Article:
Sunday, April 24, 2011

André Breton

"Need I add how differently I regard Huysmans from all those empiricists of the novel who claim to give us characters separate from themselves, to define them physically, morally - in their fashion! - in the service of some cause we should prefer to disregard! Out of one real character about whom they suppose they know something they make two characters in their story; out of two, they make one. And we even bother to argue! Someone suggested to an author I know, in connection with a work of his about to be published and whose heroine might be too readily recognized, that he change at least the color of her hair. As a blonde, apparently, she might have avoided betraying a brunette. I do not regard such a thing as childish, I regard it as monstrous. I insist on knowing the names, on being interested only in books left ajar, like doors; I will not go looking for keys. Happily the days of psychological literature, with all its fictitious plots, are numbered." Nadja, 1928.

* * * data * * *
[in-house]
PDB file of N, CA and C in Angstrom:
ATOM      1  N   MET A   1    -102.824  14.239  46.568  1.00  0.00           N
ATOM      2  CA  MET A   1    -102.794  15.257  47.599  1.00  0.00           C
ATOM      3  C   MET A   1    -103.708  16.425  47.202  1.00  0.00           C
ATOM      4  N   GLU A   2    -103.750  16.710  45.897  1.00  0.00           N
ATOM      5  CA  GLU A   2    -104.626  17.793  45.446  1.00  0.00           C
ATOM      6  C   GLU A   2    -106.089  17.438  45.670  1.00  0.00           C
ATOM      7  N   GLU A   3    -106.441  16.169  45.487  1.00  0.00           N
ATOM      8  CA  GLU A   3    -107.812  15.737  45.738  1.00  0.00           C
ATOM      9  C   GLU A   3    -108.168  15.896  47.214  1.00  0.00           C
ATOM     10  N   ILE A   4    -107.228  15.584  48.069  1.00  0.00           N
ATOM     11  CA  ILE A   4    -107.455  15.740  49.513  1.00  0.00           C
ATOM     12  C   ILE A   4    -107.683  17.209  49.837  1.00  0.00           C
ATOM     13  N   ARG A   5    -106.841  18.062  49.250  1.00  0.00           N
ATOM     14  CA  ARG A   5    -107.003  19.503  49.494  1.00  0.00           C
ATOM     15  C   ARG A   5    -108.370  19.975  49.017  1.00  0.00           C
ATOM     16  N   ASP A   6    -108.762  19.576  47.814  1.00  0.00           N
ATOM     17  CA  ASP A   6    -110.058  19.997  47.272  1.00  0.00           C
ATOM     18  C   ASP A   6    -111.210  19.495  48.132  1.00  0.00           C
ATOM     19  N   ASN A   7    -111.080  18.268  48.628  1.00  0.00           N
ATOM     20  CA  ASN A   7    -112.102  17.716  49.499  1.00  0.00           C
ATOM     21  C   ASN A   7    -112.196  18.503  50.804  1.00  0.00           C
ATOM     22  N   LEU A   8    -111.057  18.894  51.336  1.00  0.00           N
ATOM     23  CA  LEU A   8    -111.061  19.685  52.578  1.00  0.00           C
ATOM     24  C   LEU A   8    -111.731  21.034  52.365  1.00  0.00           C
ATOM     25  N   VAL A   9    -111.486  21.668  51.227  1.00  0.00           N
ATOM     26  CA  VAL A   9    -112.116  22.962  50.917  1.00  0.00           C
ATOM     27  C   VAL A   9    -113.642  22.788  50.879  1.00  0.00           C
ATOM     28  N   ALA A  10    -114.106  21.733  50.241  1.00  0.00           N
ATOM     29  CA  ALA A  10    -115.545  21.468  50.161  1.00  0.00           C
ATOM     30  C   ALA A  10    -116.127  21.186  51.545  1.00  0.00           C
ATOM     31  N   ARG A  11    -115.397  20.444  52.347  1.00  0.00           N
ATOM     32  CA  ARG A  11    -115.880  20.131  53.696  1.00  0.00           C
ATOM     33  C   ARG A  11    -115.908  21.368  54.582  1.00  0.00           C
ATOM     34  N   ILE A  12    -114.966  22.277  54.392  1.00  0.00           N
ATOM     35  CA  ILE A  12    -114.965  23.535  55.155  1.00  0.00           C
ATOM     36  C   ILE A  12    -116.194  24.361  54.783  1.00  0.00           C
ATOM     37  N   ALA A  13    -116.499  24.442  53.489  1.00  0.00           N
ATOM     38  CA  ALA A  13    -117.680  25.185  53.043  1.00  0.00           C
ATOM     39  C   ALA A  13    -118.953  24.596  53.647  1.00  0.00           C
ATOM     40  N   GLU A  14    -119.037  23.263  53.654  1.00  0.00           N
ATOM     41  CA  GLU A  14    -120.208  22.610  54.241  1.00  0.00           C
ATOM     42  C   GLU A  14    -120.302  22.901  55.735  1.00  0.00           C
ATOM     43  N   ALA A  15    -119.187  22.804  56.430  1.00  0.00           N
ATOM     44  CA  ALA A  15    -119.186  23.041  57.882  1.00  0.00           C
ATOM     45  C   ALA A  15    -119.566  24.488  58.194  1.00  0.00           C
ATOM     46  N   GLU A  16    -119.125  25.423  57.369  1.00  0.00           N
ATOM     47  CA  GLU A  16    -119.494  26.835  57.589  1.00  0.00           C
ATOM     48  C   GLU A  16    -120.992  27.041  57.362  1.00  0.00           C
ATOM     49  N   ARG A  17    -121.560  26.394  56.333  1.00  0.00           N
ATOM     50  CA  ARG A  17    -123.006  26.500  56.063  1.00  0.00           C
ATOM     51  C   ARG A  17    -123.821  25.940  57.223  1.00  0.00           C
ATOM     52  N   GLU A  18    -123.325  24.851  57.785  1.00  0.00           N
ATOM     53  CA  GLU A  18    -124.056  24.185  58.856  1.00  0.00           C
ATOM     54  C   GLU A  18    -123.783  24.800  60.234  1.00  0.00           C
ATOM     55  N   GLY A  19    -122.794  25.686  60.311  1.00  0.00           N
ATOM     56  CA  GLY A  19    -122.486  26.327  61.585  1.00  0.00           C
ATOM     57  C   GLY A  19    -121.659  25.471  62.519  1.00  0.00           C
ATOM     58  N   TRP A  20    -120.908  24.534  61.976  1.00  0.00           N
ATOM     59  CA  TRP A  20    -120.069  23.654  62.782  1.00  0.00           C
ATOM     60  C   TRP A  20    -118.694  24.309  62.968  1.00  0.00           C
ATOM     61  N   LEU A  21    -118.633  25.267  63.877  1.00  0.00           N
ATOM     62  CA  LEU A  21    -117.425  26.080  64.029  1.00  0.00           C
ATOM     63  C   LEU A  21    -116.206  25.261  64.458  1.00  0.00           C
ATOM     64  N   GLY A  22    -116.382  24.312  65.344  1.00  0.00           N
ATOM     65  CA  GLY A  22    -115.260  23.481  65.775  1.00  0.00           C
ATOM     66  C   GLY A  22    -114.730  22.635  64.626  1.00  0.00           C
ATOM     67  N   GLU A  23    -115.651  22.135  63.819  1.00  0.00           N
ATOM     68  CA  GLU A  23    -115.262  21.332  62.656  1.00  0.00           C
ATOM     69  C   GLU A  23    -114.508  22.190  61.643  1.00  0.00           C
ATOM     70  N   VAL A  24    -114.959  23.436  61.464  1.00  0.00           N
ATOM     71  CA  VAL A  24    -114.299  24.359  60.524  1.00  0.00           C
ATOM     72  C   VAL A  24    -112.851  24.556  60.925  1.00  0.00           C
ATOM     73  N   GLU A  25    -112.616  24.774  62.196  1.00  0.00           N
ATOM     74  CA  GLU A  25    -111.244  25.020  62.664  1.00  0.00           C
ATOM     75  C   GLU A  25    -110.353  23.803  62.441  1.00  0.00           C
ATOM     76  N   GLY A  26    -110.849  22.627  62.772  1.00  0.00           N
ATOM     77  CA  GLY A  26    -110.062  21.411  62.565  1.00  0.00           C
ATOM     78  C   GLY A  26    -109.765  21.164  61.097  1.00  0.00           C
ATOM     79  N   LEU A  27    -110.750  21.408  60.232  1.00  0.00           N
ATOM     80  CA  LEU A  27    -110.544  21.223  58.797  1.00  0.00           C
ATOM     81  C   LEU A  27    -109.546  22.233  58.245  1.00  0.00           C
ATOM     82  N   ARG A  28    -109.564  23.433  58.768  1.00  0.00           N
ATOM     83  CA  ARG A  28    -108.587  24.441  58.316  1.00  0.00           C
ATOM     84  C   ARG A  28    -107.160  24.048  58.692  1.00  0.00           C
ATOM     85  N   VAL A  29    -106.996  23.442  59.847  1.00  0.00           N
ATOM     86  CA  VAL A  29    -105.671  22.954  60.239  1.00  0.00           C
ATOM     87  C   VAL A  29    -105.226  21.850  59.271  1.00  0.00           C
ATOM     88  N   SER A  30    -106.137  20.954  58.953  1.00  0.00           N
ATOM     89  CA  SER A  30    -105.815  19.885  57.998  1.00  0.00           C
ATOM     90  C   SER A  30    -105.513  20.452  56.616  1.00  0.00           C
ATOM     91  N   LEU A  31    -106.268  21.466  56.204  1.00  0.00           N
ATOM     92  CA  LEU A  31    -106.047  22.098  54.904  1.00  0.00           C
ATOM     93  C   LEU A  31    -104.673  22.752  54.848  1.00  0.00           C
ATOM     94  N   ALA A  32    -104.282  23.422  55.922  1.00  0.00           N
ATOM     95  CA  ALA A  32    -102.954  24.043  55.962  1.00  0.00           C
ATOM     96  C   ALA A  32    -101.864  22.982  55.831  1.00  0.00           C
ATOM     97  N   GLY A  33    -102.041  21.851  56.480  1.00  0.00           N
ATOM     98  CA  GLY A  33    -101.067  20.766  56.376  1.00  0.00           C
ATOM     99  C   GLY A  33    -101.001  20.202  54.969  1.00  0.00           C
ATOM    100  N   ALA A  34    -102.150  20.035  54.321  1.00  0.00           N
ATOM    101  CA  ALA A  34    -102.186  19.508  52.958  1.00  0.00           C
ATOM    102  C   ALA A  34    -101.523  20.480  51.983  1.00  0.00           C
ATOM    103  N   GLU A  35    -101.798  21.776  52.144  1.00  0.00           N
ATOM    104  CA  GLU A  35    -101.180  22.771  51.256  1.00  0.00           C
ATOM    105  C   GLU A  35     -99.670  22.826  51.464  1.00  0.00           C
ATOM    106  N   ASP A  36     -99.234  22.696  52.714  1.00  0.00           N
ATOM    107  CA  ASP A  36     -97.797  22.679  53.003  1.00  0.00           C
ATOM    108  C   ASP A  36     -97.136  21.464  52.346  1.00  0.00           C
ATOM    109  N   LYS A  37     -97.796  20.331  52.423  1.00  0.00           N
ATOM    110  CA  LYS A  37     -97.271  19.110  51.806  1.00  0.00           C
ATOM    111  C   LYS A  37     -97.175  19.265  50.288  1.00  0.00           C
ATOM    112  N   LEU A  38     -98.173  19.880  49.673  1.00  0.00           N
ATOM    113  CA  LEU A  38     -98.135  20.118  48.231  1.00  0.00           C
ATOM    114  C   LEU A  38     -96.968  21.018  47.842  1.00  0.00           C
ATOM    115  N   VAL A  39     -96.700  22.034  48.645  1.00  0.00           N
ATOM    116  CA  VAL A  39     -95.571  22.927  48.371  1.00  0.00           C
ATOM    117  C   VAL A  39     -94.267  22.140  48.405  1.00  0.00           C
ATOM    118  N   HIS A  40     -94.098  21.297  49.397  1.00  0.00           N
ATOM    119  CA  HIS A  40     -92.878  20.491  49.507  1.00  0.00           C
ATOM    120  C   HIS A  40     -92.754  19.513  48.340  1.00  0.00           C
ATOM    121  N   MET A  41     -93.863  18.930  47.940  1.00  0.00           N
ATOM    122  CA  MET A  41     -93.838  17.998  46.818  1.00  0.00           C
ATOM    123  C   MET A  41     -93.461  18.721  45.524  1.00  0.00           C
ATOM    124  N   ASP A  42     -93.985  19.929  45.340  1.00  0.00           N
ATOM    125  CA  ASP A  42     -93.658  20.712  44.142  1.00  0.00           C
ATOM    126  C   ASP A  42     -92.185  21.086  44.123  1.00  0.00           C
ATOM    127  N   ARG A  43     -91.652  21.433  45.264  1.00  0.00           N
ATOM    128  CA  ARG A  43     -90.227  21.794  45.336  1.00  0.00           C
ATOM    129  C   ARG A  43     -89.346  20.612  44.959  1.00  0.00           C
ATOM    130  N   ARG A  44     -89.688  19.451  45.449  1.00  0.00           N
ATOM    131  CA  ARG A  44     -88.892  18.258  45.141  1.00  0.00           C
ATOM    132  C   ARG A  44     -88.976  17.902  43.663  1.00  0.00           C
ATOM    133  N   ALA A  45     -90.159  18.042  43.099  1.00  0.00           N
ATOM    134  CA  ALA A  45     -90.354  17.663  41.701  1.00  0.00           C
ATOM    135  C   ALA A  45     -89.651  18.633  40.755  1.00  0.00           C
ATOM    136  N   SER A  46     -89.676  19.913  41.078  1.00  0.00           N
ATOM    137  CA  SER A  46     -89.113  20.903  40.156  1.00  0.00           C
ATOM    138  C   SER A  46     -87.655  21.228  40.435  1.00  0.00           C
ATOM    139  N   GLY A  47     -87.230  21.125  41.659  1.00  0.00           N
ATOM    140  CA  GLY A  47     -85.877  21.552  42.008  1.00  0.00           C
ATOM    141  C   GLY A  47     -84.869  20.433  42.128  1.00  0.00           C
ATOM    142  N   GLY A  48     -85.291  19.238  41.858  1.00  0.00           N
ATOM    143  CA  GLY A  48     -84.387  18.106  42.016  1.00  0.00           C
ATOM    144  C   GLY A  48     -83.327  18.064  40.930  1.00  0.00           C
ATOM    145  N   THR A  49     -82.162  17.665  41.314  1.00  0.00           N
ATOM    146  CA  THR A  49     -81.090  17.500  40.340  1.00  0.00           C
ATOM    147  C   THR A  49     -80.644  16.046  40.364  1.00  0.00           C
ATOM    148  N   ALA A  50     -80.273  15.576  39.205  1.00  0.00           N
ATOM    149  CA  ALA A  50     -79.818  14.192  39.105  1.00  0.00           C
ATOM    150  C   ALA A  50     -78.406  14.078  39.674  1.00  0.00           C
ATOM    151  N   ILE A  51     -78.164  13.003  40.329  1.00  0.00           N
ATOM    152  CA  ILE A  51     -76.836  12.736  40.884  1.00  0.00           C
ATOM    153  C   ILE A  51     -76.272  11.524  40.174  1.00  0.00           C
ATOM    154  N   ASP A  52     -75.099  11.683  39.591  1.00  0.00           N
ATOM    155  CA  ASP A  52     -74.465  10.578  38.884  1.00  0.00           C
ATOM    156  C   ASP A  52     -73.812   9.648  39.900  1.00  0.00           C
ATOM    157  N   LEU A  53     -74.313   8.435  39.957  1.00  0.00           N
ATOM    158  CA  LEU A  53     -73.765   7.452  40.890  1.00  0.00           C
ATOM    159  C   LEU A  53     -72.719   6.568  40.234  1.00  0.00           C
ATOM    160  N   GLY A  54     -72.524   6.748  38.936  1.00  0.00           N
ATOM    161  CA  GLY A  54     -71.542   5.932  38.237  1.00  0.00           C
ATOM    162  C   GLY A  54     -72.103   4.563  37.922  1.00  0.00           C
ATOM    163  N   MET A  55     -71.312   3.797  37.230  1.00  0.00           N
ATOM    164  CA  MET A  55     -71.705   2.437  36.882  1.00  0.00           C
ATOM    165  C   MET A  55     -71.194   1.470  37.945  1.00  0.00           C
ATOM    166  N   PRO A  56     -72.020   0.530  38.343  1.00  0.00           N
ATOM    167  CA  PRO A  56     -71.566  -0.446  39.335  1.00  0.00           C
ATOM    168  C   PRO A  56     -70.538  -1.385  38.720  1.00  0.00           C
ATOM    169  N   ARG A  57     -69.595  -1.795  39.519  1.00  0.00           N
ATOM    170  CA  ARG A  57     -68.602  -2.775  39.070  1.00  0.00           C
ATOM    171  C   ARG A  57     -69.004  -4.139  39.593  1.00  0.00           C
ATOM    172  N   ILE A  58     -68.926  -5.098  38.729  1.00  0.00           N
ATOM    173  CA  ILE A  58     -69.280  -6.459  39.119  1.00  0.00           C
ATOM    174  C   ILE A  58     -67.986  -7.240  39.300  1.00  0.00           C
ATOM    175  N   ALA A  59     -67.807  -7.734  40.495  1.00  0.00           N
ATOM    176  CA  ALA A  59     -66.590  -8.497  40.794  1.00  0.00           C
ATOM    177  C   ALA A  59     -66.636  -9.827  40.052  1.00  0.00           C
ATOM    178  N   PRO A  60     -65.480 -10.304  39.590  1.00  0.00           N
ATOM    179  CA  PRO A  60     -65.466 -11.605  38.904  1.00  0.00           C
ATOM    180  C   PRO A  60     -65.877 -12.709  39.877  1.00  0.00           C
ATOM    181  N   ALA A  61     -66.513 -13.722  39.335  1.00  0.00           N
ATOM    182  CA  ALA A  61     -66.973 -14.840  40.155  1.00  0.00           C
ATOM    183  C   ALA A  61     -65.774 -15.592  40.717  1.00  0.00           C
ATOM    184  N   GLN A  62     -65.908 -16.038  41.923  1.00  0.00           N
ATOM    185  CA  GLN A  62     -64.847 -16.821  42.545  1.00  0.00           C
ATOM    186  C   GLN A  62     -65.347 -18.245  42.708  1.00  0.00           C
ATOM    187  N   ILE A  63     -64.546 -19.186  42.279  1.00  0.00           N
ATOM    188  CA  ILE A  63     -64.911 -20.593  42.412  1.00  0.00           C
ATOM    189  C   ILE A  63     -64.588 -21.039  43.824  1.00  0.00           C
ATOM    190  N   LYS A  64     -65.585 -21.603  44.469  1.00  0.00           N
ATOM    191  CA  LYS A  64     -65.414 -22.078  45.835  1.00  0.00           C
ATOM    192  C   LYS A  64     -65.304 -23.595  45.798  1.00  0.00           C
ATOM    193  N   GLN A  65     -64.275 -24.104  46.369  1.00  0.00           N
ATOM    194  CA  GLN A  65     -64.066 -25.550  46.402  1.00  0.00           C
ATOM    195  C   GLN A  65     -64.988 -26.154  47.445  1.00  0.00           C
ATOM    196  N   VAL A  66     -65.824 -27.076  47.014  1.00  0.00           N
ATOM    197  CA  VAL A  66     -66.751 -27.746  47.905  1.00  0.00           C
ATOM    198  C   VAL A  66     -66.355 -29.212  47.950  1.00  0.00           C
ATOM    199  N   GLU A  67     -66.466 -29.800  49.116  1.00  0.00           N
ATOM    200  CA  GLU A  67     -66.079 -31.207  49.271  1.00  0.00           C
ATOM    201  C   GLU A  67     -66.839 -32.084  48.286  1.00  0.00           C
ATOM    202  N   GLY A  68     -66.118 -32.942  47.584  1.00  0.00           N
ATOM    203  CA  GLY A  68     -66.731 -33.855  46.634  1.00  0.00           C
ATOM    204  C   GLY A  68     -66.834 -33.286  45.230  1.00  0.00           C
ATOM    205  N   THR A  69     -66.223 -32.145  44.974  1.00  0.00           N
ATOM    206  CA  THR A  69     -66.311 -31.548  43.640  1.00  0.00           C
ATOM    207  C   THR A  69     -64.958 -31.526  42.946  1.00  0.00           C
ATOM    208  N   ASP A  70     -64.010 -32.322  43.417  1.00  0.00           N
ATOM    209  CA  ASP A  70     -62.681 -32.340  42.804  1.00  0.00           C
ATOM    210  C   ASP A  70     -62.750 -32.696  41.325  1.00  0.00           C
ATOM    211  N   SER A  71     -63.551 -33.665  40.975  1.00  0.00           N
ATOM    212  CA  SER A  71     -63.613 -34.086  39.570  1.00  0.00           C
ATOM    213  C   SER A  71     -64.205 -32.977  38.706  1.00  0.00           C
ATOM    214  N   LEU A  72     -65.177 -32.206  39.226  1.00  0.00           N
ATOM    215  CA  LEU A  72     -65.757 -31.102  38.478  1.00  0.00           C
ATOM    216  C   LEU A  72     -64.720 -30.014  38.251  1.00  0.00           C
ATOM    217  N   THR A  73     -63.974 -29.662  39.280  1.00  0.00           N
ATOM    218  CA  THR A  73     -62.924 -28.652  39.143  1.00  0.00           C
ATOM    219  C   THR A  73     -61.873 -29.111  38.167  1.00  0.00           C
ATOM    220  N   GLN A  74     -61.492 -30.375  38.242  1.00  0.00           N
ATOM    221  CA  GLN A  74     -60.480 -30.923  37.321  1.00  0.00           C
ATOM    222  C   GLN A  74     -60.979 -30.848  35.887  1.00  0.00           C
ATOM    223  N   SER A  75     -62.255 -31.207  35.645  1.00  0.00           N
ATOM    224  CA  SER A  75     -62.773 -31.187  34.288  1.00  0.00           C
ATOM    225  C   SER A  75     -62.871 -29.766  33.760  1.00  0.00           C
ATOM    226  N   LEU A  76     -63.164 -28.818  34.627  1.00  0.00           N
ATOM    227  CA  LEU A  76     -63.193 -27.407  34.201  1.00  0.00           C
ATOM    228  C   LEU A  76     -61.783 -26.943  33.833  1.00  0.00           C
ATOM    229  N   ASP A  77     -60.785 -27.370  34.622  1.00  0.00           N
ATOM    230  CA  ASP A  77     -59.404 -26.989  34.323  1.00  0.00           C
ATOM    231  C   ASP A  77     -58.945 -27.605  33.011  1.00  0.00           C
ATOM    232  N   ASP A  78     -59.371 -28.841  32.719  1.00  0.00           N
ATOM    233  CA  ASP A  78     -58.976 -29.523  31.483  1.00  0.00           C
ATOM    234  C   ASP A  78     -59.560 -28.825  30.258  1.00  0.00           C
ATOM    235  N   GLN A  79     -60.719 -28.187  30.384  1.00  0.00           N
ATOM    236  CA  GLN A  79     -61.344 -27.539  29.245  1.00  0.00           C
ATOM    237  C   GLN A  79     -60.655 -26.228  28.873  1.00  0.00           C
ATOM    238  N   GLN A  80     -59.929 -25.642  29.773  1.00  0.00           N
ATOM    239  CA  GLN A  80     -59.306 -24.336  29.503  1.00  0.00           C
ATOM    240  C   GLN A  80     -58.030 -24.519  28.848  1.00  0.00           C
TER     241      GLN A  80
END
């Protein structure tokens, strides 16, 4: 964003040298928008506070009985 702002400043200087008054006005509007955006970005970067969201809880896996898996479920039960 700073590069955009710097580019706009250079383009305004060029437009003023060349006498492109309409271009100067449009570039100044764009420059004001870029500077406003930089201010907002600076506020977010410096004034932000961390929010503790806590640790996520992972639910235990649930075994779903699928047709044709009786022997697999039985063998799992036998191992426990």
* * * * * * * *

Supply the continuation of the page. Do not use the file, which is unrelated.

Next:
From 1907, Le scarabée d'or:
 

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